Opening a personal bank account: Understanding your rights

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Your rights

Under Canadian law, you have the right to open a personal bank account. You can open an account even if:

  • you don’t have a job
  • you don’t have money to put in the account right away
  • you have been bankrupt.

Exceptions: The bank can refuse to open an account for you if they suspect you have committed a crime related to any bank, if you harass or threaten a bank employee, or if you show false identification.

How to open an account

To open an account, you have to:

  • go to the bank in person or contact the bank to see if it offers other ways to open an account
  • provide the bank with some identification (ID).

You must use original ID, not photocopies.

What identification (I.D.) do you need?

There are different combinations of ID you can use. You have three choices.

Choice 1—Show two pieces of ID from List A:

List A

  • Canadian driver’s license
  • Current Canadian passport
  • Birth certificate issued in Canada
  • Social Insurance Number (SIN) card
  • Old Age Security card with your Social Insurance Number (SIN) on it
  • Certificate of Indian Status
  • provincial or territorial health insurance card that can be used as identification under provincial or territorial law
  • Certificate of Canadian Citizenship or Certification of Naturalization
  • Permanent Resident card or a Citizenship and Immigration Canada form IMM 1000, IMM 1442, or IMM 5292
  • Document or card, with your picture and signature on it, issued by one of the following authorities:
    • Insurance Corporation of British Columbia
    • Alberta Registries
    • Saskatchewan Government Insurance
    • Department of Service Nova Scotia and Municipal Relations
    • Department of  Transportation and Infrastructure of the province of Prince Edward Island
    • Service New Brunswick
    • Service NL of the province of Newfoundland and Labrador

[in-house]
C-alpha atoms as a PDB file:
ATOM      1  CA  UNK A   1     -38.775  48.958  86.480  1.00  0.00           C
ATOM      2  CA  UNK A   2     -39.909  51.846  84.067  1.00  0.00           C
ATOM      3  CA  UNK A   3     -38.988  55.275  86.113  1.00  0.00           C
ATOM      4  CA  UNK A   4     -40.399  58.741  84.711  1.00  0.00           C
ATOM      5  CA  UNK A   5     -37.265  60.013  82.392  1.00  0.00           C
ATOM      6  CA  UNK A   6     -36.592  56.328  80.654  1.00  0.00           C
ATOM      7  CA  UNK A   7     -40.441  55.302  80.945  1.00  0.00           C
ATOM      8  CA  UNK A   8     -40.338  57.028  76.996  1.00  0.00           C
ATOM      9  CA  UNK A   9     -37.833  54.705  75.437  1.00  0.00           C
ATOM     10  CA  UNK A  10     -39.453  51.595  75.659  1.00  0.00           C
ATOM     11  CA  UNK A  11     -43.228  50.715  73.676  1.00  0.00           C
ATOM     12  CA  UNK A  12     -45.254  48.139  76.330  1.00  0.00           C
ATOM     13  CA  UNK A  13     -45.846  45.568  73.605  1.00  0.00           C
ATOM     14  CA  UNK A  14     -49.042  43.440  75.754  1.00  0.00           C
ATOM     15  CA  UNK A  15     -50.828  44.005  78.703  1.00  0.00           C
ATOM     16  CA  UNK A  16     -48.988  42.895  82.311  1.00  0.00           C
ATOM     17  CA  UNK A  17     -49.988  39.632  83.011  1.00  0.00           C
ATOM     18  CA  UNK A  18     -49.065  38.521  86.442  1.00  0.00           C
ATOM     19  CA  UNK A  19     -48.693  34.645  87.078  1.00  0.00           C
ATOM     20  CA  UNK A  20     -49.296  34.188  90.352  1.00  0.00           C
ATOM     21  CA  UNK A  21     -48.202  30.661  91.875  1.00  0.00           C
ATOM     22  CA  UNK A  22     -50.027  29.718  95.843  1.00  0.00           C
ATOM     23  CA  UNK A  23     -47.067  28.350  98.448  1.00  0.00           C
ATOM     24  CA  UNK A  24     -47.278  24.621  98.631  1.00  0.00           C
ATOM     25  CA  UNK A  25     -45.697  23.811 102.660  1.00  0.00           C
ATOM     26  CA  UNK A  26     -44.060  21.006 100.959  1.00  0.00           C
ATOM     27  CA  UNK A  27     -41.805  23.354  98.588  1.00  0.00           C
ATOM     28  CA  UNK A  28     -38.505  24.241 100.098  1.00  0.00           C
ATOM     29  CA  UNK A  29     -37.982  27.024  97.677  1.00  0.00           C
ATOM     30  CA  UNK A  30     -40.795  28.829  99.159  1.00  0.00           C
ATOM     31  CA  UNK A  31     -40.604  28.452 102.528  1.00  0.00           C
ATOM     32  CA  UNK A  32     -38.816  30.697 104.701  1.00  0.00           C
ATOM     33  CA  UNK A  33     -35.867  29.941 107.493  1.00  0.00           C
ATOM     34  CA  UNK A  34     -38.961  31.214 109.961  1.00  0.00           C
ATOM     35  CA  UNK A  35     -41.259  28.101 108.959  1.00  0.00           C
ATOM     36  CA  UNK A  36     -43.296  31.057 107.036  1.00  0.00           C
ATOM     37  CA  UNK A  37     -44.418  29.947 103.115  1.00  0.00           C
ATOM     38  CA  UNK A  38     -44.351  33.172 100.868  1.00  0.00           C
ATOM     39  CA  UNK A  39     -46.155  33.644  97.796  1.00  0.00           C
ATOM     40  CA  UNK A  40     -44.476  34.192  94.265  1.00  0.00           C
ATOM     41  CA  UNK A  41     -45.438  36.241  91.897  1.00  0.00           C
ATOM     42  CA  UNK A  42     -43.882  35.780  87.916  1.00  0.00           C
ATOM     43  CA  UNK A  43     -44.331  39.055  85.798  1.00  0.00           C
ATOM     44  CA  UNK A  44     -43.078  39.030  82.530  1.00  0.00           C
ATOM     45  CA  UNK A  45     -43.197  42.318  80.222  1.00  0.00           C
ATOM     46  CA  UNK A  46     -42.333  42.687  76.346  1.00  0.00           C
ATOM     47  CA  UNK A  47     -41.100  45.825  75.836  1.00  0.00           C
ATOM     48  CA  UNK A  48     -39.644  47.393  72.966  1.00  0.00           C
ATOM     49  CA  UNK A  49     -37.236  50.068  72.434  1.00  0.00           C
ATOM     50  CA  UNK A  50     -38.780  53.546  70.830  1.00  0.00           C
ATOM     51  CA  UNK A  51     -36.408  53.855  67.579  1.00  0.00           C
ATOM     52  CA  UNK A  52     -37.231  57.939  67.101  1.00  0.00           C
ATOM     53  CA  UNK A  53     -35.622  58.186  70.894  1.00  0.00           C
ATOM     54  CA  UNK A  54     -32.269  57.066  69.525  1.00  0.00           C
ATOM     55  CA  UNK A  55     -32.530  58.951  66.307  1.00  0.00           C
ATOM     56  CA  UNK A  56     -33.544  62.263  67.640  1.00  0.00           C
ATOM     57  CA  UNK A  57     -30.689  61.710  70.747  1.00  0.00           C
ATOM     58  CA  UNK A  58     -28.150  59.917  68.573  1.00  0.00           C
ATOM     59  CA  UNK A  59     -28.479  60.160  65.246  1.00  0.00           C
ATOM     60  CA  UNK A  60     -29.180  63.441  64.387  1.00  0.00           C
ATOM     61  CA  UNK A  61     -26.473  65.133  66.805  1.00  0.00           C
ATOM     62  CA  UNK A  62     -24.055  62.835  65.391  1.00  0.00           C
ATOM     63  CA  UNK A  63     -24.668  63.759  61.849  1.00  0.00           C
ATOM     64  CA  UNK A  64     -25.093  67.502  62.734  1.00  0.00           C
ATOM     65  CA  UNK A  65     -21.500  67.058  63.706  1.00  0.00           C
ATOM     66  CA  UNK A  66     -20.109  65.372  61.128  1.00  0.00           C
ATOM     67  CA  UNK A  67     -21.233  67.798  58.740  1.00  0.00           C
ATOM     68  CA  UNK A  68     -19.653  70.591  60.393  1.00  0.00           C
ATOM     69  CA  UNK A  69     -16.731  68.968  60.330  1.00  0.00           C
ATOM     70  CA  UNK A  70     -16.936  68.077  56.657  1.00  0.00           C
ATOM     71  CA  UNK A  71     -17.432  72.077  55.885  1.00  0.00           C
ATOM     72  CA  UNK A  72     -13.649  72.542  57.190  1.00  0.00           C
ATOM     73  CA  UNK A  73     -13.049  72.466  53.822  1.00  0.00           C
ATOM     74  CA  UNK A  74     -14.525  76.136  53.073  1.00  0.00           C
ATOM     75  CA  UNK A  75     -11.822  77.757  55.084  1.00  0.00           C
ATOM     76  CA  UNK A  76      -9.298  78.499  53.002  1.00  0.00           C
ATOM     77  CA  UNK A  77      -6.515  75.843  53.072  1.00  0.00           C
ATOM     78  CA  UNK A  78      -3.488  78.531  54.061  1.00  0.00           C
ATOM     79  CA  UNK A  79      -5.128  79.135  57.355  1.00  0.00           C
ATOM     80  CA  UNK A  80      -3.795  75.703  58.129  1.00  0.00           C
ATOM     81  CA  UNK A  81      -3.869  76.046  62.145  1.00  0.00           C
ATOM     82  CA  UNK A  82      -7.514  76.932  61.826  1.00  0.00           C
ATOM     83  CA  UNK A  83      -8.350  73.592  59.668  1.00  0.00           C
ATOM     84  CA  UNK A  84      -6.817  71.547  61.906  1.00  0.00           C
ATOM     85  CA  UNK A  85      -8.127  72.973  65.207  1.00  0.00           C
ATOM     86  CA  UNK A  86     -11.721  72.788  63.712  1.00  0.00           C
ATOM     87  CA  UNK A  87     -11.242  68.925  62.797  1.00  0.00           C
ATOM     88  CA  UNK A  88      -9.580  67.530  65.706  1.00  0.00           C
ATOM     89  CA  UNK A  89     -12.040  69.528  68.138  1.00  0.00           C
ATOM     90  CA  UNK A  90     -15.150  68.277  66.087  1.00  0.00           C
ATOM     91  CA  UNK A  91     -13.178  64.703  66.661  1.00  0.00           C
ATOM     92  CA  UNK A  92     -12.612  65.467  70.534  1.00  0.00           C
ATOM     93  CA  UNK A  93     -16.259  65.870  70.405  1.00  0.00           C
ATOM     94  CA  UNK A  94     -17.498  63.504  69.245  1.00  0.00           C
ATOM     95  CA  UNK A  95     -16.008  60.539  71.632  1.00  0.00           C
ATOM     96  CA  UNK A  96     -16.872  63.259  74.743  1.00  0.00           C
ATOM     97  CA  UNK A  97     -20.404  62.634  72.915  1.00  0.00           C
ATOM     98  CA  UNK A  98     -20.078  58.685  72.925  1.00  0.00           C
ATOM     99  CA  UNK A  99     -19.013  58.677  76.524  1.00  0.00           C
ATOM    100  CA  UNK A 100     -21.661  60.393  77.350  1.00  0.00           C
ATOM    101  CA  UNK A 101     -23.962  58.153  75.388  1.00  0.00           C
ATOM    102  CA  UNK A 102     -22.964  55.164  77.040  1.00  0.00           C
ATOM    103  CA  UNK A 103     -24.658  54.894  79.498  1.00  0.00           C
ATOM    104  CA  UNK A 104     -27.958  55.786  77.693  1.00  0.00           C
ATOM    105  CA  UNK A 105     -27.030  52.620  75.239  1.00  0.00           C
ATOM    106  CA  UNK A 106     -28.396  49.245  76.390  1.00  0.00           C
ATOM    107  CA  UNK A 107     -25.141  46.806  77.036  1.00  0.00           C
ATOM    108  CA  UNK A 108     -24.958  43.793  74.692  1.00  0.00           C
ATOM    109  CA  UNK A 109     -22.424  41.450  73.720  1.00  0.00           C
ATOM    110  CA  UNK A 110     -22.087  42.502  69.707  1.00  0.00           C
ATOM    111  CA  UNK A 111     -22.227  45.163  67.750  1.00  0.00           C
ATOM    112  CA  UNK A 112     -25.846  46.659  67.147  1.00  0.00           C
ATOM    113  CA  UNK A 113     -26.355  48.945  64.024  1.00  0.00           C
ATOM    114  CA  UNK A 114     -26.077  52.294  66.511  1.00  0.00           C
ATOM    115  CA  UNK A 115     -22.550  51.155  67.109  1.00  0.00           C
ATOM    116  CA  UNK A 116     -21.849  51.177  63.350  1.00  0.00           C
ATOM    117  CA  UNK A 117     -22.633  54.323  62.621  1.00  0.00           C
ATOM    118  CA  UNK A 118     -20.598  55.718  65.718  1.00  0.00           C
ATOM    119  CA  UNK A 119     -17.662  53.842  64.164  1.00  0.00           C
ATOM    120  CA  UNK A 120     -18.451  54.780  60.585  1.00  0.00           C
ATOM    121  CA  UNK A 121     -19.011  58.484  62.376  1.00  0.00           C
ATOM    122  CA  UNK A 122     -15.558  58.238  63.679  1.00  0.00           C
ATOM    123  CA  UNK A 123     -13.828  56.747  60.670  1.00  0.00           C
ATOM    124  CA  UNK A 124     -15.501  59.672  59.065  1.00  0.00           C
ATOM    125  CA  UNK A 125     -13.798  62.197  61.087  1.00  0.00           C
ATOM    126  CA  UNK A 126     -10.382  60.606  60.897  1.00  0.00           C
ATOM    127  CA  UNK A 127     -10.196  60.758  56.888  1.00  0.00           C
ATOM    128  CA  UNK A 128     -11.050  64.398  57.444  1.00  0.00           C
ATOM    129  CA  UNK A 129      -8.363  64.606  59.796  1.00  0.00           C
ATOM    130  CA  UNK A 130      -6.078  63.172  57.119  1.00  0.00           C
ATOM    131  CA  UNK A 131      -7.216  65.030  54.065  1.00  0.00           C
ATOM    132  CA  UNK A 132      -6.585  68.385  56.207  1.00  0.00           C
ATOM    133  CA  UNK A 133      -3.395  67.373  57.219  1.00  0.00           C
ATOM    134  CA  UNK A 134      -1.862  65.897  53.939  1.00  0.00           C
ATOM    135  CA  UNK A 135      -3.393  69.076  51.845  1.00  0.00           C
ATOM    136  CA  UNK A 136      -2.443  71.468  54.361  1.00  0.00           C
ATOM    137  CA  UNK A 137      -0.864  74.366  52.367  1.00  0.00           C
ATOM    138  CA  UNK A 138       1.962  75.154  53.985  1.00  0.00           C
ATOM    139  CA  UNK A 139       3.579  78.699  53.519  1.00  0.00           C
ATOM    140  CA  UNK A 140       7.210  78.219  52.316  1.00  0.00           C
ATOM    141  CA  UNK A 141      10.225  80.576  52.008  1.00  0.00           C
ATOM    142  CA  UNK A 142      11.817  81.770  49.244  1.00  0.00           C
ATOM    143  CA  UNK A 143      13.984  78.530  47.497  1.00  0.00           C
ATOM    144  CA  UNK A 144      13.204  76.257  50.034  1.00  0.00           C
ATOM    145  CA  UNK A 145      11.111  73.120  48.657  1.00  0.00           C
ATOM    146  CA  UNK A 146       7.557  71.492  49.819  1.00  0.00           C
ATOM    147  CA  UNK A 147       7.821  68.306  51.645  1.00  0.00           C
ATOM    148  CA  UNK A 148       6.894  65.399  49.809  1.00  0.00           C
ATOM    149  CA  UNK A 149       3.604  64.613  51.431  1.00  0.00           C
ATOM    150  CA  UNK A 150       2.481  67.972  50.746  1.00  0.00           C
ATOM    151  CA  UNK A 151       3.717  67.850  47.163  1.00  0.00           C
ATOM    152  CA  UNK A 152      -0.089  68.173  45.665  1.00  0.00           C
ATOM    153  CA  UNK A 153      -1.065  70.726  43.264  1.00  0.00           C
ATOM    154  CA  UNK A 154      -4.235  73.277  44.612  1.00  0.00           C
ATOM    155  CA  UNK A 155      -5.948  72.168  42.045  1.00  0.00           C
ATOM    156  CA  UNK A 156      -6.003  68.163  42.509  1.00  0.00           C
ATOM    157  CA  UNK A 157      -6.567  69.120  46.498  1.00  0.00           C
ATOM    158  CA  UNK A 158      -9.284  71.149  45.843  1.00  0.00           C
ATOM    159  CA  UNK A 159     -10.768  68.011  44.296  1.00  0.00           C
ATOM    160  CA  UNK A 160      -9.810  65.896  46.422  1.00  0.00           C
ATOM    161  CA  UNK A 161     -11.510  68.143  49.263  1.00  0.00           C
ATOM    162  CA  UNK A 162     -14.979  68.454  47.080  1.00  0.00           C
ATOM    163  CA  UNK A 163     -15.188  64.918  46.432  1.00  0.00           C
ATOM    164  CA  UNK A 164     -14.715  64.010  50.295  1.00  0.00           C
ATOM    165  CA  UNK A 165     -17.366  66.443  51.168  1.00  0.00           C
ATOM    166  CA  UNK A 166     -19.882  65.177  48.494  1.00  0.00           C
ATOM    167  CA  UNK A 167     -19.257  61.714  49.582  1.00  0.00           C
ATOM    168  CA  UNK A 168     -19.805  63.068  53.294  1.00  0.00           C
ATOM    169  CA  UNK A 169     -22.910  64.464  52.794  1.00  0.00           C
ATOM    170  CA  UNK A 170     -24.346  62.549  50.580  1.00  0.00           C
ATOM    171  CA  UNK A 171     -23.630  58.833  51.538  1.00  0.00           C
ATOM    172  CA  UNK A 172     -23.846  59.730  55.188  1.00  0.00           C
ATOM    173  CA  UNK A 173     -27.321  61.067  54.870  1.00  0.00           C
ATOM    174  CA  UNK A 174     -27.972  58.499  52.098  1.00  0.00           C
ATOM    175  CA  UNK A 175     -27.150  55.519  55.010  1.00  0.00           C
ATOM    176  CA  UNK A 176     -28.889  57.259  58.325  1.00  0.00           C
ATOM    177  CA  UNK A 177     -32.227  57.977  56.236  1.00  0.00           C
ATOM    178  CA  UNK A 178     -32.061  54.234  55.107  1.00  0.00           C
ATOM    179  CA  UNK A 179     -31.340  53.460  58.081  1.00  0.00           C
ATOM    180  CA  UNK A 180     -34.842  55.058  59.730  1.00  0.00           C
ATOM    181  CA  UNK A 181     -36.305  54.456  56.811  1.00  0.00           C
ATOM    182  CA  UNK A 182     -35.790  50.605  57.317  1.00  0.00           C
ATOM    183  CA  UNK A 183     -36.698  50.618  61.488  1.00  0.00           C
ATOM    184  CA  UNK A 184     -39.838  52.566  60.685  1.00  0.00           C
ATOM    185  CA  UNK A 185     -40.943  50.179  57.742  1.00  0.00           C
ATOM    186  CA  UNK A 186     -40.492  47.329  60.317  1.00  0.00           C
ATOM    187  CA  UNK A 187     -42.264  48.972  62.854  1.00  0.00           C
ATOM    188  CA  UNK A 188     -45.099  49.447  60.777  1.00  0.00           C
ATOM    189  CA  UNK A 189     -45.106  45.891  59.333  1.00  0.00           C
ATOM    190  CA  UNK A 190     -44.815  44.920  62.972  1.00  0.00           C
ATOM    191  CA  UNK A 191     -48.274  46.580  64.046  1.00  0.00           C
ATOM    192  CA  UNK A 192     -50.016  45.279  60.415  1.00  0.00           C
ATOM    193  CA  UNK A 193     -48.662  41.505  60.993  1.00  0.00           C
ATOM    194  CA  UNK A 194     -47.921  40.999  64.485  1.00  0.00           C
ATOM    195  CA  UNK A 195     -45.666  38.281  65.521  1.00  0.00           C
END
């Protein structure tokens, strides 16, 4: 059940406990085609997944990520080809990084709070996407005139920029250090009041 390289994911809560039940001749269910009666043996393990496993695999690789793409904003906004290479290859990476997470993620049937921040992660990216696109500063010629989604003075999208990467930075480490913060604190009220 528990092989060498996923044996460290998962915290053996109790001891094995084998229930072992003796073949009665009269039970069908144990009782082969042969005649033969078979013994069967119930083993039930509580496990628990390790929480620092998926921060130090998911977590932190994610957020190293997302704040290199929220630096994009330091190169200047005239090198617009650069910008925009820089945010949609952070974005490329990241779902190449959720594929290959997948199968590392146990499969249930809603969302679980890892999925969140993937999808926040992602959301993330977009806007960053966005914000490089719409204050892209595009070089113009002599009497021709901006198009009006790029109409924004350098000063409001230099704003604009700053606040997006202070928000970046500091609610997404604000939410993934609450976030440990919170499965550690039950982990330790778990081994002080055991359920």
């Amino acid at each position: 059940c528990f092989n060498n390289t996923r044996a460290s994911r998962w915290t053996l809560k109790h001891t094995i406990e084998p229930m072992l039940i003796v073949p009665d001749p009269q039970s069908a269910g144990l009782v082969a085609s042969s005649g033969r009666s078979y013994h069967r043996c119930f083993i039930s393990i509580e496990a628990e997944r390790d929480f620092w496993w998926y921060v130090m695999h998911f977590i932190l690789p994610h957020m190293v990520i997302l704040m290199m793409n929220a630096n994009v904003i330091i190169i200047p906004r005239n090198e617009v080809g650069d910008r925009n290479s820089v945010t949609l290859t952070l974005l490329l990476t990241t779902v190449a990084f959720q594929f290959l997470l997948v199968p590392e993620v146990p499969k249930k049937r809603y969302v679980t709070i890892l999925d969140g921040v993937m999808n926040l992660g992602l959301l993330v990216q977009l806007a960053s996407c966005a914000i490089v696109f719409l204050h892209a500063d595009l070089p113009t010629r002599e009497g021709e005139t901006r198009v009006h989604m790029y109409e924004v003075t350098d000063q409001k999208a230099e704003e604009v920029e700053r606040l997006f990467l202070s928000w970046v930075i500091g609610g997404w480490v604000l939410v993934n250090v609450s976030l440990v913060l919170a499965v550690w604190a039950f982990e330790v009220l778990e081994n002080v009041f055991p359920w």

• Department of Transportation of North West Territories
    • Department of Community Government and Transportation of Nunavut

If you don’t have two pieces of ID from List A above, you can:

Choice 2—Show one piece of ID from List A and one piece of ID from List B, below:

List B

  • Employee ID card with your picture on it and issued by an employer that is well known in the community
  • Debit card or bank card with your name and signature on it
  • Canadian credit card with your name and signature on it
  • Client card from the Canadian National Institute for the Blind with your picture and signature on it
  • Current foreign passport


Choice 3—Show one piece of ID from List A and have someone the bank knows confirm that you are who you say you are.

What can you do if the bank won’t open an account for you?

  • The bank must give you a letter saying that it will not open an account for you. If you do not receive it, ask for it. The bank must also tell you how to contact the Financial Consumer Agency of Canada (FCAC).
  • Tell the bank you want to make a complaint. By law, all banks must have a complaint-handling process.
  • Call FCAC toll-free at 1-866-461-3222 for more information.

Your right to receive information

Under Canadian law, you have the right to receive certain information when opening a personal bank account.​

Personal bank accounts

When you open an account at a federally regulated financial institution, the institution must provide you in writing, or electronically if you agree to receive information in this format, with certain information about your account and how it will work.

This information includes:

  • a copy of the account agreement within seven business days after the account is opened
  • information about all charges applicable to the account
  • information about how you will be notified of any increase in those charges and of any new charges applicable to the account
  • information on the financial institution’s complaint-handling procedures.

If you already have an account at a federally regulated financial institution and open another account by phone at that same institution, the institution must verbally provide you with the information listed above, when you open the account.

The institution must also provide the information to you in writing, or electronically if you agree to receive information in this format, within seven business days of opening the additional account by phone.

Joint bank accounts

Under a voluntary commitment, Canada’s banks have agreed to make information available to clients opening new personal bank accounts or converting an account that is held in one name to an account that is held jointly by more than one person.

For more information, see Joint Bank Accounts: Your rights and responsibilities​.